Coronavirus and Municipal Bond Sectors

Judy Wesalo Temel
Judy Wesalo Temel
Senior Vice President, Director of Credit Research

With an increase of new cases of coronavirus (COVID-19) in the US and community spread more likely throughout the country, there could be a slowdown in economic activity of businesses and individuals.  As we monitor the effects of COVID-19 on the overall bond market and credit quality, we are reminded of the significant amount of interconnection throughout our country’s and the world’s economy.  The focus of this bulletin is to highlight municipal bond sectors that may be most impacted by a sustained economic slowdown. These are the sectors that we are targeting for scrutiny and depending on the path that the COVID -19 takes, this list could broaden.  However, we do want to note that as part of our risk management, we seek to construct portfolios with very strong credits, taking into account sector and revenue diversification.

  1. Airports and Ports: With many businesses and individuals reducing travel and tourism, both abroad and domestically, airport revenues could decline. Direct airline revenues will not be the only source of revenue affected, as we will likely see reduced concessions such as parking and food services. Airports do have strong liquidity as a sector, with the 2019 Moody’s Medians showing 659 days cash on hand, which would help weather short term declines in enplanements. In late February we undertook a comprehensive review of our airport exposures and began trimming portfolios with the highest exposures to this sector. An extended slowdown could have a negative impact on both the supply chain and demand side for goods, which would be felt at ports.
  2. Tax Secured Bonds: State and local governments issue bonds backed by specific dedicated taxes, including sales and income tax.  Although a sustained economic slowdown could reduce collections of those taxes, debt service coverage has been strong for the past few years, so again, it would take a prolonged downturn to materially affect coverage.  Taxes that are less broad-based, such as hotel occupancy or gas taxes could be impacted more quickly. We want to note that most of the bonds that our clients hold have the broader income and/or sales tax pledge.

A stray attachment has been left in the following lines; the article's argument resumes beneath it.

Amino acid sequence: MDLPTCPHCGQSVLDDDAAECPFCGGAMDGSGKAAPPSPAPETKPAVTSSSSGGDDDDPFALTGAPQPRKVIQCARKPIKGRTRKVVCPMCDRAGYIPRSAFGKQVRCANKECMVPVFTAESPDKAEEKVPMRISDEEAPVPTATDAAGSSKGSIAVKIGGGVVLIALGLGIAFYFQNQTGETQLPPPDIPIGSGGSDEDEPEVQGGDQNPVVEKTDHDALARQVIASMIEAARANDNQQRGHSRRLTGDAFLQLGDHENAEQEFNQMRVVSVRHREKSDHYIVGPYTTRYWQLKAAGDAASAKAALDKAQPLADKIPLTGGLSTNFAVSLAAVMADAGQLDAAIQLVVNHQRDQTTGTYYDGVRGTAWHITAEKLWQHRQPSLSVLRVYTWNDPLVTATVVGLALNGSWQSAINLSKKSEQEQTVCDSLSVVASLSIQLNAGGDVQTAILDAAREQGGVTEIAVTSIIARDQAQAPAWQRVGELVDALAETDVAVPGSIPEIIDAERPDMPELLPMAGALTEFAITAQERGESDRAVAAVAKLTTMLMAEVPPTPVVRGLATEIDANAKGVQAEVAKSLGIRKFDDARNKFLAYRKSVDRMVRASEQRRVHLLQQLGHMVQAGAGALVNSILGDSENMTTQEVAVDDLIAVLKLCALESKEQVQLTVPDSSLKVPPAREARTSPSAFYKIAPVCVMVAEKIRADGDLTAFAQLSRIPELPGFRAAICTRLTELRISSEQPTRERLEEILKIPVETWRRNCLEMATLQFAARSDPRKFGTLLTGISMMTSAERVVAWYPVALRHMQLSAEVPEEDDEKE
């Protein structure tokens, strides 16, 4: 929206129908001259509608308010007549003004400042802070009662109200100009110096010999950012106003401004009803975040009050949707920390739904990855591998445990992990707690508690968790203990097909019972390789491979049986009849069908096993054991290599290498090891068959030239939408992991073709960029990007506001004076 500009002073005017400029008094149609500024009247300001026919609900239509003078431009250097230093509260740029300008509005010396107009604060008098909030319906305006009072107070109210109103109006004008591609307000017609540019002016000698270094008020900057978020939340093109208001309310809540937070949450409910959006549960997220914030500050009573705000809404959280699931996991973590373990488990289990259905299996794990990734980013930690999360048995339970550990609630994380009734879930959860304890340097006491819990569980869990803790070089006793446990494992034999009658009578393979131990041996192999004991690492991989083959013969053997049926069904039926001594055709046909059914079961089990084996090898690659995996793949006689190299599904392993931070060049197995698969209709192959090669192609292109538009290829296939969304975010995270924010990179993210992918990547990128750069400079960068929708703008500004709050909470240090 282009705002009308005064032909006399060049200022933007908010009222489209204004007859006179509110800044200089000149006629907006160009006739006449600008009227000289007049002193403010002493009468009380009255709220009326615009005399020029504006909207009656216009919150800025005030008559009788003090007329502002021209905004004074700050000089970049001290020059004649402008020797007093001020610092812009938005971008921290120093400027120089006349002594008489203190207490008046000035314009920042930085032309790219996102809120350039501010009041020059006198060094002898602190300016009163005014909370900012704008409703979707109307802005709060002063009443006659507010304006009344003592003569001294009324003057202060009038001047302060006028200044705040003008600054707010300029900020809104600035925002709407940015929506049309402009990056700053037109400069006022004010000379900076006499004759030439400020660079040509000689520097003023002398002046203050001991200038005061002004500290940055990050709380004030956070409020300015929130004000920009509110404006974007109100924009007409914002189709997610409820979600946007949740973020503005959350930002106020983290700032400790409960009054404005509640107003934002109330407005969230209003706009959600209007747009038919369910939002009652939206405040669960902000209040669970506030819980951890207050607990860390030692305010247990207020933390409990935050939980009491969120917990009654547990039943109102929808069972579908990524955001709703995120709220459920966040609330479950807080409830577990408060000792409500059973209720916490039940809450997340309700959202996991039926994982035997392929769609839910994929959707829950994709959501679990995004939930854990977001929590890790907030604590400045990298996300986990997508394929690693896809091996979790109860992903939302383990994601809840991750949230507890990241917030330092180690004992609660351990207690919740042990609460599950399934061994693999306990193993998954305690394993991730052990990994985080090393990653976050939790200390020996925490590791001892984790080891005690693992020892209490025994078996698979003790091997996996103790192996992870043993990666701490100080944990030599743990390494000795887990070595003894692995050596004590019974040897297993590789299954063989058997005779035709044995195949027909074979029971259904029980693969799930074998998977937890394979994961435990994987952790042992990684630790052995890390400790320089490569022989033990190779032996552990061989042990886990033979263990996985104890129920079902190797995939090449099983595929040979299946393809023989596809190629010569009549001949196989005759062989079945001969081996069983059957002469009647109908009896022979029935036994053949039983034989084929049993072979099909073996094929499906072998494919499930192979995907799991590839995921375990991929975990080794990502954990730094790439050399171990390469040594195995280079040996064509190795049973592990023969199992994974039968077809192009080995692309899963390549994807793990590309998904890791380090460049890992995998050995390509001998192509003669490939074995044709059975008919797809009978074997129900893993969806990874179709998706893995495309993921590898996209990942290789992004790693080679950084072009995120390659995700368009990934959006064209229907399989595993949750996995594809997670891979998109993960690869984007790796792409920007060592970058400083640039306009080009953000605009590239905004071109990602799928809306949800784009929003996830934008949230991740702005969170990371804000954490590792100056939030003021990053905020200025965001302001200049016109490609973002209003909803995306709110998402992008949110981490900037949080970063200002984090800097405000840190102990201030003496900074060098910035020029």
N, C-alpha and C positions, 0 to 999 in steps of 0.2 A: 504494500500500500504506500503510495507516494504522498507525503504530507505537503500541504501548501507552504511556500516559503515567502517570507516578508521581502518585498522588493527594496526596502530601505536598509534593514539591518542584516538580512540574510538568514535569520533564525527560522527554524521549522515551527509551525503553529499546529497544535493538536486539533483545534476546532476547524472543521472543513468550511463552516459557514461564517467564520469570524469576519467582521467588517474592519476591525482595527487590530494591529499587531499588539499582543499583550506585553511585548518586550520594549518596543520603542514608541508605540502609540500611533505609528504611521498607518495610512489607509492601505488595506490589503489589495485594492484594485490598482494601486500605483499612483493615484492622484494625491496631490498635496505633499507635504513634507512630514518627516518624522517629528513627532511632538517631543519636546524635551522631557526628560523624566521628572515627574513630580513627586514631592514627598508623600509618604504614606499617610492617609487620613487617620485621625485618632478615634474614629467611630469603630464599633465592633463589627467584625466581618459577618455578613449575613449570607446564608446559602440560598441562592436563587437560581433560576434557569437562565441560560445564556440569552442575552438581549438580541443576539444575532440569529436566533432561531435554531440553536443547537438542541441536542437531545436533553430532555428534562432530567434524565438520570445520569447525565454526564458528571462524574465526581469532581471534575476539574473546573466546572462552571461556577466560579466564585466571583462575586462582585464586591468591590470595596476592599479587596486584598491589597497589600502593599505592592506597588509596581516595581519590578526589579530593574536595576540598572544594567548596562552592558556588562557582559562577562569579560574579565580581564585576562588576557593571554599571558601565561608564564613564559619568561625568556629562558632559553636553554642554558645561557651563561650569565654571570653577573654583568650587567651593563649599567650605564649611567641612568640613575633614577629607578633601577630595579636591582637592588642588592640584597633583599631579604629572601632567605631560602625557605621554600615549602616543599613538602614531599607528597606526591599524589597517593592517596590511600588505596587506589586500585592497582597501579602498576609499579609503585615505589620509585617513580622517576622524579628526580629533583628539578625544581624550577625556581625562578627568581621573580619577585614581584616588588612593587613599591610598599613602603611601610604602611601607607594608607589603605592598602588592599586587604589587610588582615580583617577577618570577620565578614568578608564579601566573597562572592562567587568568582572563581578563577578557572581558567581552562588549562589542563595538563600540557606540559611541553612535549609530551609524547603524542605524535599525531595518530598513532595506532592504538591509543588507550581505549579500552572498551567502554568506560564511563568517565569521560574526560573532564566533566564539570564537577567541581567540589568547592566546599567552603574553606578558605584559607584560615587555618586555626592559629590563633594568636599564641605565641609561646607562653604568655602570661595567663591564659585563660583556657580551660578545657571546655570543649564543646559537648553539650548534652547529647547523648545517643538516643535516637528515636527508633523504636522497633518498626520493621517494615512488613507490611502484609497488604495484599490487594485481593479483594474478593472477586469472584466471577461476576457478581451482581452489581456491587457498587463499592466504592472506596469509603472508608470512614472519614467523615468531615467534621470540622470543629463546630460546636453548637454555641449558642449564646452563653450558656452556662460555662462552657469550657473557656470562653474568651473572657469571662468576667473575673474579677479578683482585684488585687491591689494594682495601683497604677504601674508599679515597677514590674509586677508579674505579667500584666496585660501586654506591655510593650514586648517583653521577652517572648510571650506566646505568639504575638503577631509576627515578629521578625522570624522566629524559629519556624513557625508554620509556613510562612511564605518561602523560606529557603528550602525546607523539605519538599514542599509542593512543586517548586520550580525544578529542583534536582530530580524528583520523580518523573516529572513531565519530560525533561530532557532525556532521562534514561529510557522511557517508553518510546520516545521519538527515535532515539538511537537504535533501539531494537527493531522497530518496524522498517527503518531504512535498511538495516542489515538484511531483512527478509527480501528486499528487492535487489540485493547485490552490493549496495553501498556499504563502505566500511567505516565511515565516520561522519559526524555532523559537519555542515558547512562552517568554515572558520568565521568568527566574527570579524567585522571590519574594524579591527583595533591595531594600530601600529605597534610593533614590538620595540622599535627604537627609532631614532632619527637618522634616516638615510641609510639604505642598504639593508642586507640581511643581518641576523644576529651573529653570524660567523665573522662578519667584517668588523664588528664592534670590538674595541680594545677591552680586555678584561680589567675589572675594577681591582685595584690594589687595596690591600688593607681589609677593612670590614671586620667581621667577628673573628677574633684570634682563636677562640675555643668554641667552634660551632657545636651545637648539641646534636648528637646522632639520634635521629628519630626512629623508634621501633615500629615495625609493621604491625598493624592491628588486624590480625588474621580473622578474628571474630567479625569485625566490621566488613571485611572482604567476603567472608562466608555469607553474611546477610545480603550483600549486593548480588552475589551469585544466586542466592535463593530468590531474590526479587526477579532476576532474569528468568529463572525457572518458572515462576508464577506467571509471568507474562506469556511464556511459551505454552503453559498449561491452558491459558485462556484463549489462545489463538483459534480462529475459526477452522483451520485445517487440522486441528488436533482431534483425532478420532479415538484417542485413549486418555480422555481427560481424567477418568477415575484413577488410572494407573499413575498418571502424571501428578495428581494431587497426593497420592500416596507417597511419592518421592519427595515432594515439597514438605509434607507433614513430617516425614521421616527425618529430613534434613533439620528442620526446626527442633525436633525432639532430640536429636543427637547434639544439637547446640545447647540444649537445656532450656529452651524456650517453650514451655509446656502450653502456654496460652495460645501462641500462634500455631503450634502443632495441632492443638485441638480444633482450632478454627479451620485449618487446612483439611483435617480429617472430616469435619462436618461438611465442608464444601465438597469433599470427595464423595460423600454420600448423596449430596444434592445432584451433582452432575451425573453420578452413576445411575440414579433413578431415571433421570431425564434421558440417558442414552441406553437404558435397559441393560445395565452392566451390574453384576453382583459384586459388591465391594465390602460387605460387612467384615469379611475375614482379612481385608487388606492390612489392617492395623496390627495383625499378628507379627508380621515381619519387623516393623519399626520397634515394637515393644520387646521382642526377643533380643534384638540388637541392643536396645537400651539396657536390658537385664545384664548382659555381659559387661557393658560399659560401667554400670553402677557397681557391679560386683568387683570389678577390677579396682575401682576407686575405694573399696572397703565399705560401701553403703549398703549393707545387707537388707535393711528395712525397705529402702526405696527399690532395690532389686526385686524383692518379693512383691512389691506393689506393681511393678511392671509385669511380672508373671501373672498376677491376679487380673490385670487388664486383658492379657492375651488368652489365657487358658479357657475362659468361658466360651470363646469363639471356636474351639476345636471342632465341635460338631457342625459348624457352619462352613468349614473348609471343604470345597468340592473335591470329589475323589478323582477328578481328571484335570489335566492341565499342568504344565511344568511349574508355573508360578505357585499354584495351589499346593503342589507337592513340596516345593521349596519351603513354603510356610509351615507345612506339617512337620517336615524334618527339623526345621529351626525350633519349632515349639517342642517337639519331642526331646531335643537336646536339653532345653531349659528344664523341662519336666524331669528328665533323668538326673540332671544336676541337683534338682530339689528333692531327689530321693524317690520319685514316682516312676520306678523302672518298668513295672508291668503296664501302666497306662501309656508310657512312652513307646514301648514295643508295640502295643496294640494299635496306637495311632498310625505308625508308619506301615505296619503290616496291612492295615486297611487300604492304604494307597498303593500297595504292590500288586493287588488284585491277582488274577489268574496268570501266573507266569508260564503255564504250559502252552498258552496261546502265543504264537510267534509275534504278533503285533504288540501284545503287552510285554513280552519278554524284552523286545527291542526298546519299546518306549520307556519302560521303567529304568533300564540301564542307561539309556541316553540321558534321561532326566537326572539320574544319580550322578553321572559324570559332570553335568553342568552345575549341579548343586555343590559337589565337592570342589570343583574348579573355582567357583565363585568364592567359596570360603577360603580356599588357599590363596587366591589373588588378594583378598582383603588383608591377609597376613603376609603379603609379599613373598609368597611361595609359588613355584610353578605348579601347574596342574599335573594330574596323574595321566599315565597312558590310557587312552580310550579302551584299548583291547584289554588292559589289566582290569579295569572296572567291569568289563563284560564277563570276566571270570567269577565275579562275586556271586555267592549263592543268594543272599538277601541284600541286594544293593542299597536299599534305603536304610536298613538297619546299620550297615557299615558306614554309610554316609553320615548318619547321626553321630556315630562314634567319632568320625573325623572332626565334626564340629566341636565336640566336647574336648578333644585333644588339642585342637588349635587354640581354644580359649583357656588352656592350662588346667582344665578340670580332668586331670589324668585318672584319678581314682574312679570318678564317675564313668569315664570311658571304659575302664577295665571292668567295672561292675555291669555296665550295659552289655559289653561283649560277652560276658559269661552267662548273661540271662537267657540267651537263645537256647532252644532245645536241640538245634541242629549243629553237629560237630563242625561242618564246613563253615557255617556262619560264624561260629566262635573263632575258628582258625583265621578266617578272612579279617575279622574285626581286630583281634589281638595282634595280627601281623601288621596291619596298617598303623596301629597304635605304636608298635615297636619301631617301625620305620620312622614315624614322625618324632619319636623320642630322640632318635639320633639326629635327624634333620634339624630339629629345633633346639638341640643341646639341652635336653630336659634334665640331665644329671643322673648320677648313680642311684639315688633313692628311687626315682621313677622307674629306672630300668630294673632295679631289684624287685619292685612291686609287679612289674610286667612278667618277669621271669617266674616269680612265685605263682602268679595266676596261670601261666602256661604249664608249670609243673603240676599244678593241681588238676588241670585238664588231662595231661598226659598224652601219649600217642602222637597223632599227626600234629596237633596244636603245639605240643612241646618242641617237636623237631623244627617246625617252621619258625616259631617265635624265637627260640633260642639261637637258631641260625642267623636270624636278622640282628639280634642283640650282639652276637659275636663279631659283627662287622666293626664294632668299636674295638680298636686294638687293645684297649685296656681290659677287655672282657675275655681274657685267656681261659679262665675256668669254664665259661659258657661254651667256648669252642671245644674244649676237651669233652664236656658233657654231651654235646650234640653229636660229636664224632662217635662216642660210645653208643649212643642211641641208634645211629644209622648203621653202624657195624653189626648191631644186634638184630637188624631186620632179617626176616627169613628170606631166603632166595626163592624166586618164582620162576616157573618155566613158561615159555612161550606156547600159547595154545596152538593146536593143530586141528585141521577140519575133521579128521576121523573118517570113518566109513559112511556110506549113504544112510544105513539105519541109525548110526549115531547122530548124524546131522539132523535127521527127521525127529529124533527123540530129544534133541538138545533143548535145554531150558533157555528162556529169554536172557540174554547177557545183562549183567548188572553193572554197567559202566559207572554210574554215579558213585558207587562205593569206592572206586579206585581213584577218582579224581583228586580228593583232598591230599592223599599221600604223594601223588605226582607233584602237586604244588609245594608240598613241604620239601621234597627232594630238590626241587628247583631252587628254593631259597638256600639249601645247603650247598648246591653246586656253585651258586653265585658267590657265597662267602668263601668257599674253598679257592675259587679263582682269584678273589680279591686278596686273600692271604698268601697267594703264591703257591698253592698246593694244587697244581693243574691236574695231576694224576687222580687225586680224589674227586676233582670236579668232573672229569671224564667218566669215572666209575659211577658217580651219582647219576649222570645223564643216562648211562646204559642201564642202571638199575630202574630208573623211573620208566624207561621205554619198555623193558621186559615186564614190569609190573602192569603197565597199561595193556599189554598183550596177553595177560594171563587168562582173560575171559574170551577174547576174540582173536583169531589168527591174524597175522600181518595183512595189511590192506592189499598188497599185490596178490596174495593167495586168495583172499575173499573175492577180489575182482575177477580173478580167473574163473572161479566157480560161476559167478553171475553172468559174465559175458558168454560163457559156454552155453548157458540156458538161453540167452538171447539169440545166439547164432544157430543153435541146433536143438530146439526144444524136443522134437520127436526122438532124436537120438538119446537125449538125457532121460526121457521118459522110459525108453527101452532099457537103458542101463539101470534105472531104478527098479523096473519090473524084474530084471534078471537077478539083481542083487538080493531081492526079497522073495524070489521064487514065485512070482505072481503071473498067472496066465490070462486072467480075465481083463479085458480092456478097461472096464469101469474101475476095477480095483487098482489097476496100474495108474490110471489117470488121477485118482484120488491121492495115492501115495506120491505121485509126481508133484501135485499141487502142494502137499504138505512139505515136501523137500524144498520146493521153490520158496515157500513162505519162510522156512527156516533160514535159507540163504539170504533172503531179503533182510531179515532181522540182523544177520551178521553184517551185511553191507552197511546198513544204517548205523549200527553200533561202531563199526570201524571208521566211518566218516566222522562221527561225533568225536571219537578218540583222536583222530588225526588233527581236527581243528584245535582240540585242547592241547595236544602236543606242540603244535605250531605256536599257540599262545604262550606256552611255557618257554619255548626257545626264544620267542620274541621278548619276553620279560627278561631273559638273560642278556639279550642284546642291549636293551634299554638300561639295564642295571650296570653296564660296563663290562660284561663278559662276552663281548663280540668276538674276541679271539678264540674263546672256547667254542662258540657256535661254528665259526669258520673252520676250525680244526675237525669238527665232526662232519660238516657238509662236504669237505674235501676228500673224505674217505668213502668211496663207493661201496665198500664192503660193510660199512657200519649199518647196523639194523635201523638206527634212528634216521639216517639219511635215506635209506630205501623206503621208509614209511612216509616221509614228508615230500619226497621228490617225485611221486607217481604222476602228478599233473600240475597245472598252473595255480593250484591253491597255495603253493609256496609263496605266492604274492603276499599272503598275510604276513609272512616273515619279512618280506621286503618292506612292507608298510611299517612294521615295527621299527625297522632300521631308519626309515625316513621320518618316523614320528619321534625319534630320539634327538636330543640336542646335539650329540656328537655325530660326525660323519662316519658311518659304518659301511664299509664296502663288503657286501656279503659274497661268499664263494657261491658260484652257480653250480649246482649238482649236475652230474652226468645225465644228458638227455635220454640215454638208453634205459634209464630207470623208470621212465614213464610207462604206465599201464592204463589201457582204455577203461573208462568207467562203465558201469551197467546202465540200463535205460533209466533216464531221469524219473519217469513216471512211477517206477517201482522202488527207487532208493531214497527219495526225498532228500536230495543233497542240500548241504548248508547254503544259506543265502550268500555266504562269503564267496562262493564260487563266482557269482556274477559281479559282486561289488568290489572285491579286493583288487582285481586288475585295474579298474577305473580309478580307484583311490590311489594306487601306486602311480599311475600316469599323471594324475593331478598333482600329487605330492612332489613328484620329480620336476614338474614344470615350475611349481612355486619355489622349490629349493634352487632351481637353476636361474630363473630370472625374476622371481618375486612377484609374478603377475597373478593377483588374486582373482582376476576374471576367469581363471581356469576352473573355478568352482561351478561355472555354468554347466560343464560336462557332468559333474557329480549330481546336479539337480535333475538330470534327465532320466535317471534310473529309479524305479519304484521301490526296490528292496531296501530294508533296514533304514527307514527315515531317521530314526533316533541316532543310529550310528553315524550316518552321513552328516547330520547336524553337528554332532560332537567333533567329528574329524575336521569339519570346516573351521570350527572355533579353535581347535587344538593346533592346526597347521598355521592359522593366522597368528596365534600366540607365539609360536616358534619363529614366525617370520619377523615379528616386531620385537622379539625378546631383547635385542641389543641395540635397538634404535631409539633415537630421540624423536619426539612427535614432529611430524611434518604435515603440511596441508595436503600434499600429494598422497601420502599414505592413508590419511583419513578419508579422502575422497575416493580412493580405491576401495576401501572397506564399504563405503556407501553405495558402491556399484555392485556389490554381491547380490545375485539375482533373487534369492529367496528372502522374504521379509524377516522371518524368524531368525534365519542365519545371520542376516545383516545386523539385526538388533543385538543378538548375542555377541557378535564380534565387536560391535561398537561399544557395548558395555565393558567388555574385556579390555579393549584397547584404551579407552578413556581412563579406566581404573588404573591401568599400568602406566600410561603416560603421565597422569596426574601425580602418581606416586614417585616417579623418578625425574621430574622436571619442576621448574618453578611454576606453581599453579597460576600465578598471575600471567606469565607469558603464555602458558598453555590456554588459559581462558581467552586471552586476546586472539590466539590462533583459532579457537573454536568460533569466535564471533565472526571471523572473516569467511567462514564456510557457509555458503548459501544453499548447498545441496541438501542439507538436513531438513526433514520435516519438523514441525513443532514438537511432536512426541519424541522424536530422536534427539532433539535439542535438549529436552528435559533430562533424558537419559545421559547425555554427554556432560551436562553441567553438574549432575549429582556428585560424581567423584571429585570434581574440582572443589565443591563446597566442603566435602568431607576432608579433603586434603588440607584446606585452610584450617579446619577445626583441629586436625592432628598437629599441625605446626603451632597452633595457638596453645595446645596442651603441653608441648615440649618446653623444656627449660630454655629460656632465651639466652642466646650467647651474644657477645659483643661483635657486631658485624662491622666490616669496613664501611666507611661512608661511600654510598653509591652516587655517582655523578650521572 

Sales Tax Collections as a Percent of Total State and Local Tax Collections

Note: *Delaware, Montana, New Hampshire, and Oregon levy neither a state nor a local sales tax.

Source: Census Bureau, Tax Foundation calculations Fiscal Year 2016.

  1. Mass Transit. A decline in economic activity could reduce mass transit ridership, however, most mass transit issuers have multiple revenue sources including sales tax or transportation related fees such as license renewals or gas tax. We believe this diversity of revenues should withstand a short-term shock. On the other side, a decline in mass transit may be coupled with an increase in individual car usage, which could increase gas taxes. 
  2. Health Care: Hospitals could face multiple challenges should COVID-19 become widespread.  These challenges include updating and training staff on how to deal with preparedness, adequate supplies, infection control, allocation of patient beds, changes in admission patterns including reducing elective procedures and other concerns.  It is a credit positive that more hospitals are parts of systems (2/3 in 2020, up from 58% ten years ago), so best practices and information can be more easily shared.  
  3. State and Local Government Taxes: The map below shows state dependency on sales tax. The 5 states that are most dependent on sales tax for their state budgets include Washington, Tennessee, Louisiana, South Dakota and Nevada. These states may see a greater impact of declining economic activity if the spread of coronavirus is sustained.  

Public health is one of the main responsibilities of state and local governments, as it aims to proactively have initiatives and programs that improve overall health in communities.  There are a wide range of programs, with prevention of chronic and infectious diseases amongst them.  This map shows public health spending by state in 2019, exclusive of Medicaid dollars.  The degree of public spending reflects, in part, the political priorities that a state bases on public health and may give some indication of state preparedness for public health crises.  

State and local governments do not operate in a vacuum in a crisis situation.  The US has shown time and again that when disasters strike, money flows into the places and sectors most affected, and we expect it would happen again if appropriate.  Fiscal and monetary policy can and has been used in the past to deliver on public policy objectives.   We will continue to update you as this fluid situation develops.

Public Health Funding by State: State dollars dedicated to public health and federal dollars directed to states per person

Source:  Trust for America’s Health; U.S. HHS; U.S. Census Bureau, Annual Estimates of the Resident Population: April 1, 2010 to July 1, 2018, 2017-2018

Judy Wesalo Temel
Senior Vice President, Director of Credit Research